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Jan 8, 2009

Hard times ahead

I am back from vacation and glad to find all things in decent shape. We are ready for the next semester. It is nice to see colleagues trickling back into McKee: just as smart, dependable, and funny but not as tired as in December.

That was the good news. The bad news is that we still have not received any money from last academic year's Extended Studies revenues. Again, we are flying blind financially. Our Dean is in the same position, and so is the entire University. This encourages hoarding behavior. For example, the Provost is holding back our money, because he does not know what is going to happen to the University budget. As for the Dean, I can see him tightening his fist for the same reason. Because no one knows how much money we have, everyone assumes the worst. Colorado is one of the states that are required by their constitutions to balance budgets. This means that if tax revenues drop significantly, we might be required to return money to the State. Last time it happened in 2002, and the university took drastic measures: cancelled searches, implemented a hiring freeze, eliminated travel budgets, cancelled salary raises, etc.

We worked really hard to earn the off-campus revenues. Over the last three years, we virtually doubled the revenues while providing much needed services to the community. The assumption was always that at least a small fraction of the money could be used for our travel funds, program development, technology, furniture, etc. Now I am told that everything we earned can be taken away from us. Although I understand the nervous administrators above me, it is still very hard to accept such a turn of events even as a possibility. Instead of being invited to solve the shared problem as partners, we are treated like peons: the people above know better. Instead of engaging our brains, and our knowledge of the details at the ground level, we are being ignored and dismissed.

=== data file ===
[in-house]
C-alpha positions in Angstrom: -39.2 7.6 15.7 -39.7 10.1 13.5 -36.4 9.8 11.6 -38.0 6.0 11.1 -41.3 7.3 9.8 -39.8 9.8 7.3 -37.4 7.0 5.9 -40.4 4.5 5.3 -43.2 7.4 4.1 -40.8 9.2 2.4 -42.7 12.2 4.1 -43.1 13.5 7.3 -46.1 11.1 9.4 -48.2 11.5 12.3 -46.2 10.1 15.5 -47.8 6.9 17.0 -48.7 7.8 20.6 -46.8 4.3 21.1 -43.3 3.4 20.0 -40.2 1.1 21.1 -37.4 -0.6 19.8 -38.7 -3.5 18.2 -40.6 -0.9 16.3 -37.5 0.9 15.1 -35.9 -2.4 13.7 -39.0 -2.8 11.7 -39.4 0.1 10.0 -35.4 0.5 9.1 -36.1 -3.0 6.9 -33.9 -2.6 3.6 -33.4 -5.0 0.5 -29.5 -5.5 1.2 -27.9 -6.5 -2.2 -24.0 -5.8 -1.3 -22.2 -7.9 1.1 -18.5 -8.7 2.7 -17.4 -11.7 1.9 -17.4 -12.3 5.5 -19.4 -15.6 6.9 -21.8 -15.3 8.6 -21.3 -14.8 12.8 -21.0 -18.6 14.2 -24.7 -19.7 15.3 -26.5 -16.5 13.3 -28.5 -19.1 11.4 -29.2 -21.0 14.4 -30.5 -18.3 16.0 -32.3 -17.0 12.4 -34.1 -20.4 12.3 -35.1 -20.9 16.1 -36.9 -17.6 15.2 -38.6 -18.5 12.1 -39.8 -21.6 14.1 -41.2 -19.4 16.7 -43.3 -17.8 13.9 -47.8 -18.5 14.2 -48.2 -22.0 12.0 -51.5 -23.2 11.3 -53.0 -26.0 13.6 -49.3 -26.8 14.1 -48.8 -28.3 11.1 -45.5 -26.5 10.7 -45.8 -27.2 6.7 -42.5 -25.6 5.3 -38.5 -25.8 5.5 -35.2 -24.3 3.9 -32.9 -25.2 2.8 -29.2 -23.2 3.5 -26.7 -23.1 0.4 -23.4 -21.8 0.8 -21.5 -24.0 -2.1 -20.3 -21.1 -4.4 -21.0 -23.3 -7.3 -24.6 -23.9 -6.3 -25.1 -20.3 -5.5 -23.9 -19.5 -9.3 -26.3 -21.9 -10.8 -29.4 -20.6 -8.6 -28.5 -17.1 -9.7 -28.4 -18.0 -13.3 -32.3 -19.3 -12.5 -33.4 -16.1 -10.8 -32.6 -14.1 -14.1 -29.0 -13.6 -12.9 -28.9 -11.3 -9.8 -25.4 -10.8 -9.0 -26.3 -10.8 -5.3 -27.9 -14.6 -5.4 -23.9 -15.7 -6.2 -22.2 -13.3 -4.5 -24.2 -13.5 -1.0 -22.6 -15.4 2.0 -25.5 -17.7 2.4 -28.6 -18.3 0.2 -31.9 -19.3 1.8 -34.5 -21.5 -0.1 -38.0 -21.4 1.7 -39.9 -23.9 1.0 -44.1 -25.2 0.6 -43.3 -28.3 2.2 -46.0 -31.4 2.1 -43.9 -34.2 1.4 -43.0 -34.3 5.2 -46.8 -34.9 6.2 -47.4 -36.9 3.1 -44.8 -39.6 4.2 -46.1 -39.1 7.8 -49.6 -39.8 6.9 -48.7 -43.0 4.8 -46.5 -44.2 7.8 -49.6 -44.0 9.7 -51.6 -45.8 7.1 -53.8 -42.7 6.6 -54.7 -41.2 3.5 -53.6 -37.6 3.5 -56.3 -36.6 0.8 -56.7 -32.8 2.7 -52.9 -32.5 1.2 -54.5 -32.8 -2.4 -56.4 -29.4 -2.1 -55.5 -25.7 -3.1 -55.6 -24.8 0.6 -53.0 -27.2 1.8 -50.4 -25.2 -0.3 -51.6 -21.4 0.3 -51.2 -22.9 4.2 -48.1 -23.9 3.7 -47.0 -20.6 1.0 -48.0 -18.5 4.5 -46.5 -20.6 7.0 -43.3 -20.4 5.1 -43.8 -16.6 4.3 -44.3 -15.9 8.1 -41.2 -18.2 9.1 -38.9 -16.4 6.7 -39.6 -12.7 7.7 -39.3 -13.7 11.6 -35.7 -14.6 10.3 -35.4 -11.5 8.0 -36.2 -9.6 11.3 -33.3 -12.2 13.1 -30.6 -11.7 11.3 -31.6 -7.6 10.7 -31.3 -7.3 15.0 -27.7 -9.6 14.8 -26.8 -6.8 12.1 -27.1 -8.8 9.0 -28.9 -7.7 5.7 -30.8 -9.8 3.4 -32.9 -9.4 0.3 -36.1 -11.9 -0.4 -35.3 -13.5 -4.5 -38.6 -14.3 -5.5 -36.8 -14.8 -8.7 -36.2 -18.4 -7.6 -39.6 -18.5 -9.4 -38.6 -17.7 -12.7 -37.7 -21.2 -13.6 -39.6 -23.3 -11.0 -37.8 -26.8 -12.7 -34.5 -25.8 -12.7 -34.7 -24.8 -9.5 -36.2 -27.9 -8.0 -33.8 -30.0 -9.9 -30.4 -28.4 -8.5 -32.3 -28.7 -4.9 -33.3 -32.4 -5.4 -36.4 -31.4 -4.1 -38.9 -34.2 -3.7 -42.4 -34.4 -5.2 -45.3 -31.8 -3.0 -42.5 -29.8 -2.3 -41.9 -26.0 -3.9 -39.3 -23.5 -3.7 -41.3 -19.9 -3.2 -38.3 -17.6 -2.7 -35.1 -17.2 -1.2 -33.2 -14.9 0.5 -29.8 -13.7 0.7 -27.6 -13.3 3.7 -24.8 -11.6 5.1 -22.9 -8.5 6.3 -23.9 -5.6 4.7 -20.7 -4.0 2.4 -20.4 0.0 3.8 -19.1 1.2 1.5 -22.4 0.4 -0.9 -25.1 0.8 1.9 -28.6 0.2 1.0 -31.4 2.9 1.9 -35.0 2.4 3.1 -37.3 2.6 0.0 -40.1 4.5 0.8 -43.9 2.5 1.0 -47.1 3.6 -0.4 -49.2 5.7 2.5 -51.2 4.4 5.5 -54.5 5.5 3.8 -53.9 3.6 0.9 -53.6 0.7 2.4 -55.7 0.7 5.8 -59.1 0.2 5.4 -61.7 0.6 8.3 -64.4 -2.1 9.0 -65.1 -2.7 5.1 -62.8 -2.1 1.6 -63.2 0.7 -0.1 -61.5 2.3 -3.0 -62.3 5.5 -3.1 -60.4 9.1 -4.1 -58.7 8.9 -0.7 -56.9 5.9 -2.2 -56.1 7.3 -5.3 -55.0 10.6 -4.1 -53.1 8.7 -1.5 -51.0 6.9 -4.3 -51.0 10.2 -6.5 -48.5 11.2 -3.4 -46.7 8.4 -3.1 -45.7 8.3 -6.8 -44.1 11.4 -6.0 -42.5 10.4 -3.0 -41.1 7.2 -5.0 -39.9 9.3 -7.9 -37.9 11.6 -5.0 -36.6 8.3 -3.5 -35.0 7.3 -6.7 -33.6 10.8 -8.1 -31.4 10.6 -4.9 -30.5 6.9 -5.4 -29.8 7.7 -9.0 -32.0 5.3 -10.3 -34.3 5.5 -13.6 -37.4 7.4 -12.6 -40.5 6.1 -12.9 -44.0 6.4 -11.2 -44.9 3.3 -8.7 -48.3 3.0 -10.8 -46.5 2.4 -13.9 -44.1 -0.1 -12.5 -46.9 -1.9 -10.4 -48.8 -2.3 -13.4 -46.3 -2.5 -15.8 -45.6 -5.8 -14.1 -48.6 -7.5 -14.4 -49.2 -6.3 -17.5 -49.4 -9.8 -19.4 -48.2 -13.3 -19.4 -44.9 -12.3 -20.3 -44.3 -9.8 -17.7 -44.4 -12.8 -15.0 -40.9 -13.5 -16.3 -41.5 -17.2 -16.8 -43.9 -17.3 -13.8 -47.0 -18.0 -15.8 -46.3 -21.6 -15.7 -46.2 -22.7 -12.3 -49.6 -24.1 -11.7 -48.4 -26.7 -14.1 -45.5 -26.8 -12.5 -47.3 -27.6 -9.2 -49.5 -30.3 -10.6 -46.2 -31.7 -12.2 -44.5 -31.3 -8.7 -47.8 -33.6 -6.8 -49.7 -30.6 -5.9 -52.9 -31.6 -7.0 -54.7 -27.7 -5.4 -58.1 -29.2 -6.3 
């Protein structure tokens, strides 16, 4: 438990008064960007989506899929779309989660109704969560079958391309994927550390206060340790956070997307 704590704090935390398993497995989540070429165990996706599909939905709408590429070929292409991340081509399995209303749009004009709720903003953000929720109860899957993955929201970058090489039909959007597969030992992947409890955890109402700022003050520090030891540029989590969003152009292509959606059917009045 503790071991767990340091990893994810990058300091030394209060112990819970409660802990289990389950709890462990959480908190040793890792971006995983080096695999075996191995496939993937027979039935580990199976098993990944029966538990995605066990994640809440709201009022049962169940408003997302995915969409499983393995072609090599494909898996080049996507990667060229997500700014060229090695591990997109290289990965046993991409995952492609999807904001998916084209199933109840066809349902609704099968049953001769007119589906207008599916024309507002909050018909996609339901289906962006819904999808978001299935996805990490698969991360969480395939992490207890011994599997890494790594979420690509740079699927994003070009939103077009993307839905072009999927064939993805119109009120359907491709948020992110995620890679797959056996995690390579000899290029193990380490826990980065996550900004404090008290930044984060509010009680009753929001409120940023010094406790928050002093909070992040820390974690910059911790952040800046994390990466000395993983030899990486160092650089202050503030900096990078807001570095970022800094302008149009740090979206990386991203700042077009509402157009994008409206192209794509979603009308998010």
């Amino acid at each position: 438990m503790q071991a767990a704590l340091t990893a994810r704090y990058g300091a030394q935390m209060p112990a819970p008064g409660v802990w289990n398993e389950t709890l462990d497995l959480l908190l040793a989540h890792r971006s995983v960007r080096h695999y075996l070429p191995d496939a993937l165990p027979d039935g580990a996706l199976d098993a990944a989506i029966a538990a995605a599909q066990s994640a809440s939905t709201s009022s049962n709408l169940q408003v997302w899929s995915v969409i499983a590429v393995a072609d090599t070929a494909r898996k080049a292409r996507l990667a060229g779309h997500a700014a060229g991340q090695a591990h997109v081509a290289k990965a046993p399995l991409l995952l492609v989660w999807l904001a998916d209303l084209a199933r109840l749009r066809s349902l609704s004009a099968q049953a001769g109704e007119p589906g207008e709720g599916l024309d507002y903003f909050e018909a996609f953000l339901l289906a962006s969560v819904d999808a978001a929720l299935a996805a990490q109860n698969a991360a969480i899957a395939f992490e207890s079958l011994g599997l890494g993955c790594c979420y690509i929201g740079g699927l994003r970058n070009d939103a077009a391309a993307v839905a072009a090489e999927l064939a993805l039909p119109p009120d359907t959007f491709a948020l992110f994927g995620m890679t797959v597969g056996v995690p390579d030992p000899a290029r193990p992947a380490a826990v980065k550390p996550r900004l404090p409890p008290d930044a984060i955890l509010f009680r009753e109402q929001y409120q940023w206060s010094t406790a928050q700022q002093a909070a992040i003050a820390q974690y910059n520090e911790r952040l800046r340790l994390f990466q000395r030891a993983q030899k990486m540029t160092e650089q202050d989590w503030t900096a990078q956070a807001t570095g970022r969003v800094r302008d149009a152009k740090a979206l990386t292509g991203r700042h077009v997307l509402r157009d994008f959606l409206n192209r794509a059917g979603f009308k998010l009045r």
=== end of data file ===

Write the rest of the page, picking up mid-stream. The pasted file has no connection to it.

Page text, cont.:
The truth is, the people at the bottom of the pyramid can both save money and make more money. To do that, we need to be able to count on a certain portion of these savings and earnings. Otherwise, we have absolutely no incentive to be creative about either savings or earning. The confiscation policy will kill the goose that lays golden eggs.

No one knows the extent of the budget shortfall. It can be negligible, or huge. But what is the best way of dealing with uncertainty? Perhaps it can be done best by trying to operate as normal as possible, by honoring previous commitments, and by developing plans B and C. The worst way is to cause panic, to make every unit hoard its resources, and to damage long-term expansion plans.

Perhaps this is an imperfect analogy, but it works: The Great Depression could have been another short-term recession, if not for Hoover's stupid idea that that was a good time to balance budget. What the feds are doing now is to provide a large stimulus to the economy, even if it means bigger deficits. I know we have nowhere to borrow from, but we need to keep people working and thinking creatively, not to freeze all activity just to wait the crisis out. The solution is simple: honor the previous agreements, distribute the money to the units, then come back to us and ask to pitch in to solve the shortfall if it becomes a reality. We may even give most of this money back. Or better else, STE will lend money to the University, at a moderate interest.

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